Price: $70.00 plus shipping
made brace is laid out exactly like the early malleable-iron frame Spofford
braces made by John S. Fray, but the split-frame chuck is
adjusted by a sleeve engaging a threaded member embedded in the frame
instead of by the usual thumbscrew.
Nelson Spofford's March
23, 1880 patent covers the method of coring the split in the making
of the original casting and would indeed apply to the present brace.
In the bottom image on the left,the shape of this brace (on the top)
is compared with a regular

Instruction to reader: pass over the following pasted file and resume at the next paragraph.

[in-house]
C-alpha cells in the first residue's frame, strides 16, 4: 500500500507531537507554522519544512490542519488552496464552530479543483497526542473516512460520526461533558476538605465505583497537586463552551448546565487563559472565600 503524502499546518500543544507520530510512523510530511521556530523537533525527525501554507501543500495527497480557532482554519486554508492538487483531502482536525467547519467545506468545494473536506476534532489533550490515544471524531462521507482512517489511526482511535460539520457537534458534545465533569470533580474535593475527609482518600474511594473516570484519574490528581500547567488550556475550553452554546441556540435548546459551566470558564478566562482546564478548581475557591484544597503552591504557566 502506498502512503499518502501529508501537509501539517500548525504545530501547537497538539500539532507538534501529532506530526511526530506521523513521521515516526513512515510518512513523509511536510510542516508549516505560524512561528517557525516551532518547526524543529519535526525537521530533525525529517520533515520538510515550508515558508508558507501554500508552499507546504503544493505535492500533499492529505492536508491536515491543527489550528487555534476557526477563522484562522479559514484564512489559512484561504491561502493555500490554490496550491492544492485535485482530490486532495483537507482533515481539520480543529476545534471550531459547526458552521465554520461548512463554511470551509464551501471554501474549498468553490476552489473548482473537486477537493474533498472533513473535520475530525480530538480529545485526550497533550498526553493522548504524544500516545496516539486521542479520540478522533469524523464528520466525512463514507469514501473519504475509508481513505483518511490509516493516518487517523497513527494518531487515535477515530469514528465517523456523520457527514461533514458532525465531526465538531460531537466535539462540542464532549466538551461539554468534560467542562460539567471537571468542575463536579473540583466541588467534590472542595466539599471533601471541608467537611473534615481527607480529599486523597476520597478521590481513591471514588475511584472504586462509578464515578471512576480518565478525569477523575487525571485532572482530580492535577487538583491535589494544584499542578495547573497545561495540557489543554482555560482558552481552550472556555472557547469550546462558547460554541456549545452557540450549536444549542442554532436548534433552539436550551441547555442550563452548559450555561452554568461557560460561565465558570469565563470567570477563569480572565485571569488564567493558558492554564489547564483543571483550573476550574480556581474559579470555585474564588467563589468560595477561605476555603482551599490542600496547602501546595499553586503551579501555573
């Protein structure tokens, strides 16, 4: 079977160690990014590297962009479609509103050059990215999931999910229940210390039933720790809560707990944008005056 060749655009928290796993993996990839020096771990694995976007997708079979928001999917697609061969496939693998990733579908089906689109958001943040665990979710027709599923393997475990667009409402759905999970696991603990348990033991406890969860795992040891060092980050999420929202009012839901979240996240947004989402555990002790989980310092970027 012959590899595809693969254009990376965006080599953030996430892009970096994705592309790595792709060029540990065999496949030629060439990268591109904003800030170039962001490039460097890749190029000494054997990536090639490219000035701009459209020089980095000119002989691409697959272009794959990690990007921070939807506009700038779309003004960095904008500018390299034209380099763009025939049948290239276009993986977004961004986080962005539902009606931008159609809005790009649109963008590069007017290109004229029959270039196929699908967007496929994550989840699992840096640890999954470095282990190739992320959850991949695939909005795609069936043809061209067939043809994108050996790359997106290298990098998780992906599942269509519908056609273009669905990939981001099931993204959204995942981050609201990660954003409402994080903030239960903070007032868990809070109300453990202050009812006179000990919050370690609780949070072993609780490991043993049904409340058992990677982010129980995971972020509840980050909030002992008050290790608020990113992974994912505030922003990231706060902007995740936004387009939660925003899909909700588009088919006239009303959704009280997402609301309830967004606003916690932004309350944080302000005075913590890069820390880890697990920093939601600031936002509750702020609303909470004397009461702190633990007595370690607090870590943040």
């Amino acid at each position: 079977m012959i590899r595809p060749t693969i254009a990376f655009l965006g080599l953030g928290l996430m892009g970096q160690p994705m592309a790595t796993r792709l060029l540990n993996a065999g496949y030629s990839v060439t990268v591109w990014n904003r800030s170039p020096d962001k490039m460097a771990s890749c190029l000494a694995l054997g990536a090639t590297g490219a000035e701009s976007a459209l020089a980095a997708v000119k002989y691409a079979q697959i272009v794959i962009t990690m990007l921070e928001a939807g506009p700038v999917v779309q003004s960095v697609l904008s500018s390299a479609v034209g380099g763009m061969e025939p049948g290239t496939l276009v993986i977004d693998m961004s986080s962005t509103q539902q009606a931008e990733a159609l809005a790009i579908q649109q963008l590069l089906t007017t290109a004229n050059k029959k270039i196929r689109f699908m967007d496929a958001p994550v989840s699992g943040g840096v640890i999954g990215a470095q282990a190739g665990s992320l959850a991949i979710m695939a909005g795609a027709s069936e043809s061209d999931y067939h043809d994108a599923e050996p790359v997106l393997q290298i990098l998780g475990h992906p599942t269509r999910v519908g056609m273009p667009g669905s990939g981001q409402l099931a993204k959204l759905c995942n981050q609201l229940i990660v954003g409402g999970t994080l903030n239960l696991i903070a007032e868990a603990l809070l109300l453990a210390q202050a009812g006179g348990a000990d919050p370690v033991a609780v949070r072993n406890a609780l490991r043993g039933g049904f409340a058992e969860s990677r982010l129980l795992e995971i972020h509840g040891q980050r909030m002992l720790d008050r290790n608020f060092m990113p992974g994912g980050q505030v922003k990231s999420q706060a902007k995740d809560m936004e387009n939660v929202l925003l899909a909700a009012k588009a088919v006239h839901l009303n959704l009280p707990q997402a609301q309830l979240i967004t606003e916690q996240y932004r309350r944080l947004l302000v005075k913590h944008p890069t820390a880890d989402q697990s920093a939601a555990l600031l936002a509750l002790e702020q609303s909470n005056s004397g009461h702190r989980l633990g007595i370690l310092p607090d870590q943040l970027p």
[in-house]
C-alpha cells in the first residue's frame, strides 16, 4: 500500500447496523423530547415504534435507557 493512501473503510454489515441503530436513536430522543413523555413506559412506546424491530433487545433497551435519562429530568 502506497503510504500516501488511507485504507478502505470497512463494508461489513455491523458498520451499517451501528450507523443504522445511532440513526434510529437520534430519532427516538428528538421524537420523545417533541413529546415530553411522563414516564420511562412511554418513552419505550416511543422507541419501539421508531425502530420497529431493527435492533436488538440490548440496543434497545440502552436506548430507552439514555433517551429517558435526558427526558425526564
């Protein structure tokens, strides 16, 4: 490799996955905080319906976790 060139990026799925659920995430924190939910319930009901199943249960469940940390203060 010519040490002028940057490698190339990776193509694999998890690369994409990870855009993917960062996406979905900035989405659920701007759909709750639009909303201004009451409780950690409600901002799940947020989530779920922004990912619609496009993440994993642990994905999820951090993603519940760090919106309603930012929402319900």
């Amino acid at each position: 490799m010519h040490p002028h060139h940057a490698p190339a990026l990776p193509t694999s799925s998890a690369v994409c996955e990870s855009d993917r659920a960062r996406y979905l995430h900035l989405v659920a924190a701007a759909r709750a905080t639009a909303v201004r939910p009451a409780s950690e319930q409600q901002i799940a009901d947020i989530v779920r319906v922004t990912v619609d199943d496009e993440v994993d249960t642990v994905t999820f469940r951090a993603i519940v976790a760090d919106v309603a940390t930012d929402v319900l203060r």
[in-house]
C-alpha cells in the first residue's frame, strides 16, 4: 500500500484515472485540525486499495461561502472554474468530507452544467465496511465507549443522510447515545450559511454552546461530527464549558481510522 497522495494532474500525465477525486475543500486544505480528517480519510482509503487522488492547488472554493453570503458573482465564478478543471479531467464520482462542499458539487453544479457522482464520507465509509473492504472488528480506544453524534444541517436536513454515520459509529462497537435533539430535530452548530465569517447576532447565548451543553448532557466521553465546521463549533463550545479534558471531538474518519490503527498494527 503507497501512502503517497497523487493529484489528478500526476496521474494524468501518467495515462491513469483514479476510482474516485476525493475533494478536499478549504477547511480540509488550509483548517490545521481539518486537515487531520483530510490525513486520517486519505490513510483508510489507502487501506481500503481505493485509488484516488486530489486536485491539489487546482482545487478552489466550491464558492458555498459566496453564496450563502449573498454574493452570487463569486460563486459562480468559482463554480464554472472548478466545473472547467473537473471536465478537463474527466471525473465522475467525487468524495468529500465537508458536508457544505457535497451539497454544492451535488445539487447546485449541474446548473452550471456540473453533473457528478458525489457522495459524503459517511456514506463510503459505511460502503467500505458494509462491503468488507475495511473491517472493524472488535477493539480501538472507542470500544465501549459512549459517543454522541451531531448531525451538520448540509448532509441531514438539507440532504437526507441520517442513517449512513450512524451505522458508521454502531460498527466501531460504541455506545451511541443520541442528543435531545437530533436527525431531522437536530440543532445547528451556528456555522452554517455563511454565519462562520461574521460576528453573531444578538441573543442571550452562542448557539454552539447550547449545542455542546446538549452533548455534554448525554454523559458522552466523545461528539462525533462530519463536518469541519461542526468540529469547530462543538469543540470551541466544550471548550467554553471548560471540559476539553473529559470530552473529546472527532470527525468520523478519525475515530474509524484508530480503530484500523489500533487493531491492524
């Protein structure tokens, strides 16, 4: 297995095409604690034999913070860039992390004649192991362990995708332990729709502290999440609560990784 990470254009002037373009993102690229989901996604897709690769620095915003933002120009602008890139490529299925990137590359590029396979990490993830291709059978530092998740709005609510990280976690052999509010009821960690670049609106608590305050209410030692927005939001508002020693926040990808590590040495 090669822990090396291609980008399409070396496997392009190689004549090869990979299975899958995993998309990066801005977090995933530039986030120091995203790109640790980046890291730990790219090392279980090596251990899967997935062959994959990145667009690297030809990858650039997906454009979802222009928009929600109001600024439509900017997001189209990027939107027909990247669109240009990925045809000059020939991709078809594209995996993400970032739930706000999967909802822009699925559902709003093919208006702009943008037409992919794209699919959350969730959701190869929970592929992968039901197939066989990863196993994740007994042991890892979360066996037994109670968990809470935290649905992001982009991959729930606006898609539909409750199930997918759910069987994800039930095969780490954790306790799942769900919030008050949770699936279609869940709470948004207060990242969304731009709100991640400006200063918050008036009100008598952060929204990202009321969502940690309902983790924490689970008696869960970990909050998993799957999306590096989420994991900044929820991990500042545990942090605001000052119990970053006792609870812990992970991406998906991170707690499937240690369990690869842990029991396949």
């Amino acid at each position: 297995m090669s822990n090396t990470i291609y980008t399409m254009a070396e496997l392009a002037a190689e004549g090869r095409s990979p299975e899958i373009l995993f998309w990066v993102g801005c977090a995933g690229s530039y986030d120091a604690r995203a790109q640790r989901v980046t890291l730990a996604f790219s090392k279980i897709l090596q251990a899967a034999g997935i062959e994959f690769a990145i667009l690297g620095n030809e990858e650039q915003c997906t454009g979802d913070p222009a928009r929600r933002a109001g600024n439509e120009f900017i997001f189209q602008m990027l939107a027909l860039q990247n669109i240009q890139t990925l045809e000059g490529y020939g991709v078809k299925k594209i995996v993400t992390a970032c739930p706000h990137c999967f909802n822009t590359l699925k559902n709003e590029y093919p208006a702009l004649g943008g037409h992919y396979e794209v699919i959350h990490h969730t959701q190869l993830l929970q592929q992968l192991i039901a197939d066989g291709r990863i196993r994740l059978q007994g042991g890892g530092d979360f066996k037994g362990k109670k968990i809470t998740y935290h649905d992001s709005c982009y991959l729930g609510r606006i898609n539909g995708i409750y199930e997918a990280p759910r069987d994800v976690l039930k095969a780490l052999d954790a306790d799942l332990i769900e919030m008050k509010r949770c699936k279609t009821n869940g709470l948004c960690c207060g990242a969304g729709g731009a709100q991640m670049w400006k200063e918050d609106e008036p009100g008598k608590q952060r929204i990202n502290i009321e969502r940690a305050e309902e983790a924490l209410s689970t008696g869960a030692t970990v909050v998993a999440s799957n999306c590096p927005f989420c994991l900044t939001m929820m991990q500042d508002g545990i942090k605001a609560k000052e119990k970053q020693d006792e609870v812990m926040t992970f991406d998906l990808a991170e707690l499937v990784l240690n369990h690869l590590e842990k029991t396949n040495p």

Spofford brace made by John S. Fray & Co.
(below). The two wrist handles are nearly exactly the same size &
shape, but with differing widths of their cast-in-place pewter rings (see
another Fray brace here) but the present brace's casting shape is
better integrated with the shape of the handle than are the Fray-made
|Typical John S. Fray &
|John S. Fray's patent No. 219,574 was granted six months before Spofford's March, 1880 patent
for the cored split-jaw interior, yet there is no patent date marked on
the brace. The sliding threaded part B in Figure 3 of the patent
drawing exactly matches the shape and function of the brace part's
inclined planes, and Figure 2 in the patent recalls the shape of the